Representatives of the US Air Line Pilots Association (ALPA) have opted to reverse their long-standing support for federal regulations enforcing retirement at 60.
ALPA has long opposed proposed changes to the mandatory retirement age, but now its executive board has voted to end its support for the US Federal Aviation Administration's regulation, deciding its resources would be better spent protecting pilots' interests as new age rules are drafted.
Earlier this year, US legislators introduced a bill to raise the mandatory retirement age of commercial pilots to 65, soon after the FAA disclosed plans to allow one pilot to fly up to age 65 as long as the other is under 60.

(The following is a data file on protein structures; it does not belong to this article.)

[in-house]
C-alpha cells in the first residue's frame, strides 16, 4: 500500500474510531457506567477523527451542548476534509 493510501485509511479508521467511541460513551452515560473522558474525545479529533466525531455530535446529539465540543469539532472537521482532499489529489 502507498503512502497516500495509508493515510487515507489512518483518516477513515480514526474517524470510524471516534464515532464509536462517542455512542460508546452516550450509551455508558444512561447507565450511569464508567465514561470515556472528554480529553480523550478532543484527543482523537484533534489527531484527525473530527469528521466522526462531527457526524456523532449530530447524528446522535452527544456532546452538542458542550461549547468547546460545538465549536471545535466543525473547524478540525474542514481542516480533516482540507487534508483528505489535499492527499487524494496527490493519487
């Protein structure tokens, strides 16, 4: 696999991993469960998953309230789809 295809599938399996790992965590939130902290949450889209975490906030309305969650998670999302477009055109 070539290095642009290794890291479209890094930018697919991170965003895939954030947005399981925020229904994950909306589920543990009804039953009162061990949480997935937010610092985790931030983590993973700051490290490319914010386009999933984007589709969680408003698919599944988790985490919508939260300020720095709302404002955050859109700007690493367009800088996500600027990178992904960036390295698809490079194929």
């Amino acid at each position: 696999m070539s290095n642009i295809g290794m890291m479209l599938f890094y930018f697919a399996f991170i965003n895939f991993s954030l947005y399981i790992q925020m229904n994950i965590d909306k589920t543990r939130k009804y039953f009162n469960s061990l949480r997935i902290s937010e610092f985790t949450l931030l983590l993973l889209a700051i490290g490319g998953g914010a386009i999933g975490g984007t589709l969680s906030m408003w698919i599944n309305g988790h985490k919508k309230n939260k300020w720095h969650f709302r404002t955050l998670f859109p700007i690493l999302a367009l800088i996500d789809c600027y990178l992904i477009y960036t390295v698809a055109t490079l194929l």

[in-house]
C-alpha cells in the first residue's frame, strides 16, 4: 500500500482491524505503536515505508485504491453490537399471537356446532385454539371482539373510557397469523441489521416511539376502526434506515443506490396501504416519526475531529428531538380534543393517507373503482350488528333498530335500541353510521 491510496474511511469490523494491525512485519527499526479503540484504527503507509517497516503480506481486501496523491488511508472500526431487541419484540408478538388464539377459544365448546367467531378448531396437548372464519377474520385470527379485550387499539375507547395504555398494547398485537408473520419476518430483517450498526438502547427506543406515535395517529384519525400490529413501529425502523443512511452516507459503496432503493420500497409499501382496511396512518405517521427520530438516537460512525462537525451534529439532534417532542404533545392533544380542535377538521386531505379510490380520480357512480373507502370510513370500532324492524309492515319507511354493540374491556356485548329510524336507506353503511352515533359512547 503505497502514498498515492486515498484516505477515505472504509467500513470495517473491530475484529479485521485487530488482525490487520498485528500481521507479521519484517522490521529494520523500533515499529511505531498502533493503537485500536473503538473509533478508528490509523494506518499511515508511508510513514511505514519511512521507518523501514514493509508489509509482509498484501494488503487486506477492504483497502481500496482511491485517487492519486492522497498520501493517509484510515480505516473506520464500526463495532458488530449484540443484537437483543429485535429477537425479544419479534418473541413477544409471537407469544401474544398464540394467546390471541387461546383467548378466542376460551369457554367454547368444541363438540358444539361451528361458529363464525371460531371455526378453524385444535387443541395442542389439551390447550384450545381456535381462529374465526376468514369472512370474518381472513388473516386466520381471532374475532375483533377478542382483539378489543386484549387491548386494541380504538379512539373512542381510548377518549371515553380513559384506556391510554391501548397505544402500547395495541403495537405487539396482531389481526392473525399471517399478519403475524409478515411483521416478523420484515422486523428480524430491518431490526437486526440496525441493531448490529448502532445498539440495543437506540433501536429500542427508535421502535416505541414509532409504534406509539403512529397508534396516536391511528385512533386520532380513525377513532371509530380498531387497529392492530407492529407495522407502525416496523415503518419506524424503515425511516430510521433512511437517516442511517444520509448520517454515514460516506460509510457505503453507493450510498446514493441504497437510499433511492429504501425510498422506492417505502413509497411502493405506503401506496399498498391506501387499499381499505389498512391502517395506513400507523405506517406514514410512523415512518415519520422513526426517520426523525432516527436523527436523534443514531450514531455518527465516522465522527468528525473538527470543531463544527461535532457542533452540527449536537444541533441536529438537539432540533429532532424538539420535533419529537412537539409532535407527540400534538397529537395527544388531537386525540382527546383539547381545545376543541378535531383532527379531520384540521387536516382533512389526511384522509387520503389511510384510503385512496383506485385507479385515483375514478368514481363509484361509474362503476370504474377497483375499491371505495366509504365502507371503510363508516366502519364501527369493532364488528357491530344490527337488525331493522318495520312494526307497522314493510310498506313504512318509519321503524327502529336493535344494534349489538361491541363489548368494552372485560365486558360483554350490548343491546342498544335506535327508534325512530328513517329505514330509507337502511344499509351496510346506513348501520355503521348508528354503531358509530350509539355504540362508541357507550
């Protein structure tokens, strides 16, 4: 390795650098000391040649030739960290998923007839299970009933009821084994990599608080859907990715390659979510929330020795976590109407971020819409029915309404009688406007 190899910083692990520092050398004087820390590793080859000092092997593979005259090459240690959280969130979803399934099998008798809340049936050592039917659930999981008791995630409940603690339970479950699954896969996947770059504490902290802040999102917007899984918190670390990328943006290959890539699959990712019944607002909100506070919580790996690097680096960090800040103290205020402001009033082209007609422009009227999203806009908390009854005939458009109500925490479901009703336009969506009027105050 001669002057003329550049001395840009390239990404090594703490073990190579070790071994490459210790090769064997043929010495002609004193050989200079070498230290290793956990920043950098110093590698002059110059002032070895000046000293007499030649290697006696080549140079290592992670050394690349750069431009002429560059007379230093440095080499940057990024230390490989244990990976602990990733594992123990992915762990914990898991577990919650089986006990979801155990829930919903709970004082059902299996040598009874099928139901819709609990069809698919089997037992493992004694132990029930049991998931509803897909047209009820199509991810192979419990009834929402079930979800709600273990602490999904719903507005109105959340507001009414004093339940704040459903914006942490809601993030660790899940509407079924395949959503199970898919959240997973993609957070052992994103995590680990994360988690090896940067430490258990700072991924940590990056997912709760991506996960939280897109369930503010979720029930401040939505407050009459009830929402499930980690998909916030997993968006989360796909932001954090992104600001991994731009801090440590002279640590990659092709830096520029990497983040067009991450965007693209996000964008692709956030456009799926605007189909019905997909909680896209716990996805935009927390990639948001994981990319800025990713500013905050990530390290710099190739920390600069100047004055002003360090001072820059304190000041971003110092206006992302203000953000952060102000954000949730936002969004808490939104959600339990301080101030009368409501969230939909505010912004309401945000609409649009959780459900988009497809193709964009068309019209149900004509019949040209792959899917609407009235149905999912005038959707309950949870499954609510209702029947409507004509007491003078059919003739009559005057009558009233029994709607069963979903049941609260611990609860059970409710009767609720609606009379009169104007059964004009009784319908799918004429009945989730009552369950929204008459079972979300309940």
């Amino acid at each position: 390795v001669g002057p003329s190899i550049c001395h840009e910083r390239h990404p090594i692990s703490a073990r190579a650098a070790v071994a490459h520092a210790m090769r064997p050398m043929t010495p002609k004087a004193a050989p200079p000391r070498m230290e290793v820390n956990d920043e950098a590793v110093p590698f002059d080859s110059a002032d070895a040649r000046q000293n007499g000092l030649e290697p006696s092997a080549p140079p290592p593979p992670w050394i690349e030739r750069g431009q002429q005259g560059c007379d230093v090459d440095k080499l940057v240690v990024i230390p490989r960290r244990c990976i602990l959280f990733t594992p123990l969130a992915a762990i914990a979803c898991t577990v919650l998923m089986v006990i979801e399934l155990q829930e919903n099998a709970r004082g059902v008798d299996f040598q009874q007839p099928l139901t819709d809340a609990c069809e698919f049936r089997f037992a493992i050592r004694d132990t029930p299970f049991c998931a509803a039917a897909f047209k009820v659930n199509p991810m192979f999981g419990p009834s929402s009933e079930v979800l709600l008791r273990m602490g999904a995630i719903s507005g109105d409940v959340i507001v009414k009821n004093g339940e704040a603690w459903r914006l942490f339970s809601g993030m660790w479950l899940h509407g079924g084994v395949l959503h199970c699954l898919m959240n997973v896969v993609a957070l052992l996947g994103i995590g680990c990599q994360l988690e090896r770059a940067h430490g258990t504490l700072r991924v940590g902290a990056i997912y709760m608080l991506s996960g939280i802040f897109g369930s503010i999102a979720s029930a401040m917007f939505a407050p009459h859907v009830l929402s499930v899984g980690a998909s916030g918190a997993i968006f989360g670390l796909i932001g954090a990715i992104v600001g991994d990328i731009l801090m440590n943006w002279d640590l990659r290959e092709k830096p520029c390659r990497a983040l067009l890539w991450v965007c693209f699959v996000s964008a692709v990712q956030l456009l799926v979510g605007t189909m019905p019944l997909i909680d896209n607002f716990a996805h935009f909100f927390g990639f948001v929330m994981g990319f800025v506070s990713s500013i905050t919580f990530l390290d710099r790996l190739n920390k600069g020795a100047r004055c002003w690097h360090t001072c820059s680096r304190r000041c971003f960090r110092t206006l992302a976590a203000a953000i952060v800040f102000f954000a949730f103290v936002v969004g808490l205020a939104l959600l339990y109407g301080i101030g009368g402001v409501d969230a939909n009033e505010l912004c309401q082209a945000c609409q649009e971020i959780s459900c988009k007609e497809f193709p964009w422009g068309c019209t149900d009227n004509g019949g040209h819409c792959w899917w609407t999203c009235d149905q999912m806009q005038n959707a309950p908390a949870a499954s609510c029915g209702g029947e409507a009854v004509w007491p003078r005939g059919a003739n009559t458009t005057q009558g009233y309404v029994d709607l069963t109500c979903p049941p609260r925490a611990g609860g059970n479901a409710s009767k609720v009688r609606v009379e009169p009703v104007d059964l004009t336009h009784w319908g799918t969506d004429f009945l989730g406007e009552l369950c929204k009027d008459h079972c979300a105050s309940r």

ALPA's executive board voted 80% to drop its opposition to changing the age limit, although president John Prater says: "ALPA pilots will be fully engaged in shaping any rule change."
He adds that any legislative or regulatory change must address ALPA's priorities in several areas.
ALPA wants to prevent retroactive application of the rule change, so newly hired pilots over 60, if not already active, cannot be credited with benefits for prior seniority.
It also wants to ensure pilots' retirement benefits are protected, and will oppose any additional age-related diagnostic medical testing and any attempt by the FAA to obtain greater access to pilots' medical records. Pilots should also be able to retire before the mandatory age, without penalty.
But ALPA will also oppose, at least for domestic operations, the ICAO-based FAA proposal that one pilot on each flight be under 60.
Source: Flight International